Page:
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    “That’s Empowerment” – Dr. Tahir Mahmood on Flo’s PCOS Self-Assessment Tool

    Updated 10 November 2021 |
    Published 11 September 2019
    Fact Checked
    Reviewed by Dr. Tahir Mahmood, Obstetrician and gynecologist, Victoria Hospital, Chair of EBCOG Standards of Care, UK
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    To develop the PCOS Health Assistant — a tool that analyzes the symptoms a Flo user logs in the app and assesses the risk of PCOS — Flo collaborated with Dr. Tahir Mahmood, Chair of the Standards of Care and Position Statements group at the European Board and College of Obstetrics and Gynaecology. Learn more about this collaboration and how the Health Assistant can empower women and medical practitioners in this interview.


    Interview has been edited for clarity.

    Why did you decide to collaborate with Flo Health?

    “I think that Flo has a clearly defined, futuristic approach to sharing knowledge. Knowledge is power,” says Dr. Mahmood. “But the important thing is how to use that knowledge. And messages could be made in a simplistic way and without creating needless complexity.” 

    Dr. Mahmood helped create an interactive approach to advising people about their fertility and lifestyle. “There's a lot of material on the application and website. I think it's very user-friendly, and I'm pleased to help share that knowledge for everyday use. Everybody can benefit from it.”

    What can connecting medicine and technology do for women's health?

    Cisgender women are around 50% of the world’s population, and Dr. Mahmood believes that each healthy cisgender woman can play an essential part in human survival. 

    “If we did not understand the current issues in women's health, I think that the human race would be in danger,” he says.

    “Technology has given us a better opportunity to reach areas of the world where some forms of modern medicine aren’t as accessible. Mobile phones and access to Wi-Fi have made accessing knowledge easier. It’s our duty as providers and developers to share that knowledge in a digestible way. And that’s what Flo is doing.”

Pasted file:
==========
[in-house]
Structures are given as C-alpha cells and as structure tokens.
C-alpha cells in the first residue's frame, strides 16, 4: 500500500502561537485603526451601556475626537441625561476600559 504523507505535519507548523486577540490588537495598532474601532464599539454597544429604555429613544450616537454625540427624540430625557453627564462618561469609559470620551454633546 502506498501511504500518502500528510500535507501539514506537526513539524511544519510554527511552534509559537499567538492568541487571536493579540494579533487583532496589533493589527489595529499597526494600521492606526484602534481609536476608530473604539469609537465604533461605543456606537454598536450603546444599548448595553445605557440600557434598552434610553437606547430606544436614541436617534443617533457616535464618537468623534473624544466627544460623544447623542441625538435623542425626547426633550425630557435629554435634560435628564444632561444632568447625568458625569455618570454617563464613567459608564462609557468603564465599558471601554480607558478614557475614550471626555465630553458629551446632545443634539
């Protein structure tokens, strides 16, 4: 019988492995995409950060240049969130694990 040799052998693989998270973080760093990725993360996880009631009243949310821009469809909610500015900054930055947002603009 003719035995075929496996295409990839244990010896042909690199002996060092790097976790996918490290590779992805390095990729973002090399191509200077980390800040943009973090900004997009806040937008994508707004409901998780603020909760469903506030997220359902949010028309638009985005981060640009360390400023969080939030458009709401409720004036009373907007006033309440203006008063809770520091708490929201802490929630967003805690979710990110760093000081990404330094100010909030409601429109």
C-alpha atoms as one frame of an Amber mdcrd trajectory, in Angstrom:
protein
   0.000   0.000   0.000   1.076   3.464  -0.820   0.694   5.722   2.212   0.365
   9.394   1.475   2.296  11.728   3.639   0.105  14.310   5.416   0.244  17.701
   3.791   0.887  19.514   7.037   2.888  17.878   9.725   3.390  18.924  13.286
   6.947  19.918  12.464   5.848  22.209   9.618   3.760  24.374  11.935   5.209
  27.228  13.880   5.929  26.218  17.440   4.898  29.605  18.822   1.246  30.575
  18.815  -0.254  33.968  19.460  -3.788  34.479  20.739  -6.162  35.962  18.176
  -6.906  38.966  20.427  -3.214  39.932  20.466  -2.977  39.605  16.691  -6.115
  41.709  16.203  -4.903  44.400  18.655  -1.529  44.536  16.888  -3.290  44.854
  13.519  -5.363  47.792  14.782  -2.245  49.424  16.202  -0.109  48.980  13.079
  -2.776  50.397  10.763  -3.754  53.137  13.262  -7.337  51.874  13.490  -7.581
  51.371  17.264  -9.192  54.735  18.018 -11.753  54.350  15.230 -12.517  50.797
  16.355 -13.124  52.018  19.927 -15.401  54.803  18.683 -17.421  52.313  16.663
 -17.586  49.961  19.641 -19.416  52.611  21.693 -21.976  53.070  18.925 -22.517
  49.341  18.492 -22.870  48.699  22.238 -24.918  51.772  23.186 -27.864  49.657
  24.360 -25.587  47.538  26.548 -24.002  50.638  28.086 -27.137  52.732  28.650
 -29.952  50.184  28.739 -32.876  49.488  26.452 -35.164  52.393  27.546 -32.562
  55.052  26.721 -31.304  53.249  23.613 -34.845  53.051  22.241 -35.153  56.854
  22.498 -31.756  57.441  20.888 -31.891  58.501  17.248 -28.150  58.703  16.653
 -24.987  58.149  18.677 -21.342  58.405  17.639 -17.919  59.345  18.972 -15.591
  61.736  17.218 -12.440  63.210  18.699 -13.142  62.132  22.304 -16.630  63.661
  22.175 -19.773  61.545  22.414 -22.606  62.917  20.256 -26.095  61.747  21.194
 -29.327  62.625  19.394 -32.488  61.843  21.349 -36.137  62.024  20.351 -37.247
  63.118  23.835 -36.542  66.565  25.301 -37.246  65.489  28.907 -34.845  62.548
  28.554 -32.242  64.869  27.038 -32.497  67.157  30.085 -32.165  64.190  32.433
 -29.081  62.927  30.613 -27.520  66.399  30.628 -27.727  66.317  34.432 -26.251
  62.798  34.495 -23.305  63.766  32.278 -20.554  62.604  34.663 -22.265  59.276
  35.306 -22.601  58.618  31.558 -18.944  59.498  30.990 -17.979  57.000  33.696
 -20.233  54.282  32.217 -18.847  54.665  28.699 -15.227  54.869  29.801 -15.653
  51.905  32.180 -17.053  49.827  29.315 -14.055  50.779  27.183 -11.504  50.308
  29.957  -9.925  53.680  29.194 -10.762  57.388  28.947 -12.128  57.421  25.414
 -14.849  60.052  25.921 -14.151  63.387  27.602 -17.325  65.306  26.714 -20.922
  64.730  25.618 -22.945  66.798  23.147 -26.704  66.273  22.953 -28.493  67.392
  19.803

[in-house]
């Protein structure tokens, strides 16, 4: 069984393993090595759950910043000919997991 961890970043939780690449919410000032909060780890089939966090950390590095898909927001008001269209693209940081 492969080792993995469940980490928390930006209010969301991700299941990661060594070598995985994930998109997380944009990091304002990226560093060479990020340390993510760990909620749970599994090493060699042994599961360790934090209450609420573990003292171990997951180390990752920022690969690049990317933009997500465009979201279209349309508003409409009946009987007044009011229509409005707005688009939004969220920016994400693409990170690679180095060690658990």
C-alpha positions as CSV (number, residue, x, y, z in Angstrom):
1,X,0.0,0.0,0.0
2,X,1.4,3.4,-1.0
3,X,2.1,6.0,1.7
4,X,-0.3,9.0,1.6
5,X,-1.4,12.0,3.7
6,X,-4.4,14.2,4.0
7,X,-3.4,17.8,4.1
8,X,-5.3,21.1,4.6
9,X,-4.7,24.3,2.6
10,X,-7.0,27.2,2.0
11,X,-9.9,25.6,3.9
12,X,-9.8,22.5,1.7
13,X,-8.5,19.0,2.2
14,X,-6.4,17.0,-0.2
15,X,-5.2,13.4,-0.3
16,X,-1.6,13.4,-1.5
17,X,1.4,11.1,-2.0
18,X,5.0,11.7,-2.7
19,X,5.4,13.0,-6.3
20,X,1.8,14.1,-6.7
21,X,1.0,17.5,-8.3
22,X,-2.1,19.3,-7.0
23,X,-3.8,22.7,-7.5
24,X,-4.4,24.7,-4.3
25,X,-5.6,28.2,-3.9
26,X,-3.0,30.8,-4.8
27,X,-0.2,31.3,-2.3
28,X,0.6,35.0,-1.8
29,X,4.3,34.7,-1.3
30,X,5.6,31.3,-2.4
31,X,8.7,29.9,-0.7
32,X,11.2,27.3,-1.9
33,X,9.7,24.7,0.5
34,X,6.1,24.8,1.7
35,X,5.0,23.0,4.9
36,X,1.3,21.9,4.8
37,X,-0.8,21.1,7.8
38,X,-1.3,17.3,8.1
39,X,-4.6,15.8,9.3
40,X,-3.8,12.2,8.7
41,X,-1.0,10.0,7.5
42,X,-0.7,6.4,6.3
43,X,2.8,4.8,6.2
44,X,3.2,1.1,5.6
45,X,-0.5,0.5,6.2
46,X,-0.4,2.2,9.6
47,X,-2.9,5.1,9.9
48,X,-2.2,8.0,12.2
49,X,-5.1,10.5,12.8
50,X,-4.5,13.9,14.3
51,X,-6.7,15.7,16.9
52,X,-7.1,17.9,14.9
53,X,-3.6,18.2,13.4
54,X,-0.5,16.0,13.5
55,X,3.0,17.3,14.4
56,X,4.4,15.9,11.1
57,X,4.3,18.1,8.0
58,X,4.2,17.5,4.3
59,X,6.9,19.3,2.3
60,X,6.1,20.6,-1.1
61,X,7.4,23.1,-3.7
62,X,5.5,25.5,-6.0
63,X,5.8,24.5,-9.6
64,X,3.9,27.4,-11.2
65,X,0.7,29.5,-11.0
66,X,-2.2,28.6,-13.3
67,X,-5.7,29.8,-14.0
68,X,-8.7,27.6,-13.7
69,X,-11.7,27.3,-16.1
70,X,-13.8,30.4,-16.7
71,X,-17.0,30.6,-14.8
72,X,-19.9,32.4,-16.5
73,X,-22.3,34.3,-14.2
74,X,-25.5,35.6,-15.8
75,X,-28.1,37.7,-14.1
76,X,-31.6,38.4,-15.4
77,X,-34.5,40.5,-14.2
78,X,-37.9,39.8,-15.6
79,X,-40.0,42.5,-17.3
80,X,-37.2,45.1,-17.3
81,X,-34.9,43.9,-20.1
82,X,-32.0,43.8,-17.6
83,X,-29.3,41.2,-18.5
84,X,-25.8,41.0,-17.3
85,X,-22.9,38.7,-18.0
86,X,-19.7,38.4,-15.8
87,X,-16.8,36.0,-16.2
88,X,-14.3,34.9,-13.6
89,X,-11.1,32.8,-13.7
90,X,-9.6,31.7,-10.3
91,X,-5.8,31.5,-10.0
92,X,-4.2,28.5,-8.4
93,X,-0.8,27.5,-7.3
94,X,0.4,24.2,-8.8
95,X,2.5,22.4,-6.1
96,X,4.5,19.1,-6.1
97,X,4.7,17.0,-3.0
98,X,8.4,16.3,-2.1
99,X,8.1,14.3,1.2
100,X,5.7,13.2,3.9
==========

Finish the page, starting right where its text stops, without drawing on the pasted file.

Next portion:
Flo’s PCOS self-assessment tool collects user data, just like a doctor will do when a patient visits. “It’s a very focused approach,” explains Dr. Mahmood. “A user will answer the app’s question, and then the system has to analyze the data and offer a certain direction. That’s exactly what I would do at my clinic for patients,” says Dr. Mahmood. 

    Science constantly changes, and new understandings shape the way health care providers advise patients. In Dr. Mahmood’s words, “Basic facts about the body remain the same, but we’re using different tools based on growing discoveries.” 

    The PCOS Health Assistant’s expected value and impact

    Dr. Mahmood believes that a user-friendly tool that helps people record and understand their physical experiences can make their life easier.

    “And that is what the Health Assistant does. It will use the diagram the user has submitted and cross-reference the response against other health concerns.”

    Creating access to credible medical info for everyone

    Dr. Mahmood appreciates the PCOS Health Assistant’s creative, straightforward approach. “We’re engaging with people, proactively answering their questions, looking into their concerns, and then suggesting when to see a specialist.”

    This self-assessment tool reliably directs users to the best info, including when to see the right specialist.

    Although each person’s experiences are unique, many symptoms are universal. “This resource is appropriate for anyone with ovaries.” 

    As with most things, “There will be variations. For example, PCOS looks different in northern Europe than Southeast Asia. This difference could be genetic rather than PCOS-related.” Since Flo’s tool is tailored to each user’s inputs, it is relevant to everybody, everywhere.

    How can self-assessment tools foster a proactive approach to health?

    While juggling a busy schedule, some people may feel tempted to ignore or downplay certain health signs. Dr. Mahmood shares an example: “People are under pressure at work, and they feel tired, exhausted. They might think, ‘This is because I'm overworking.’ But if they shifted their perspective a bit, they might realize they’re not eating well, not sleeping well, or dealing with a chronic health condition.”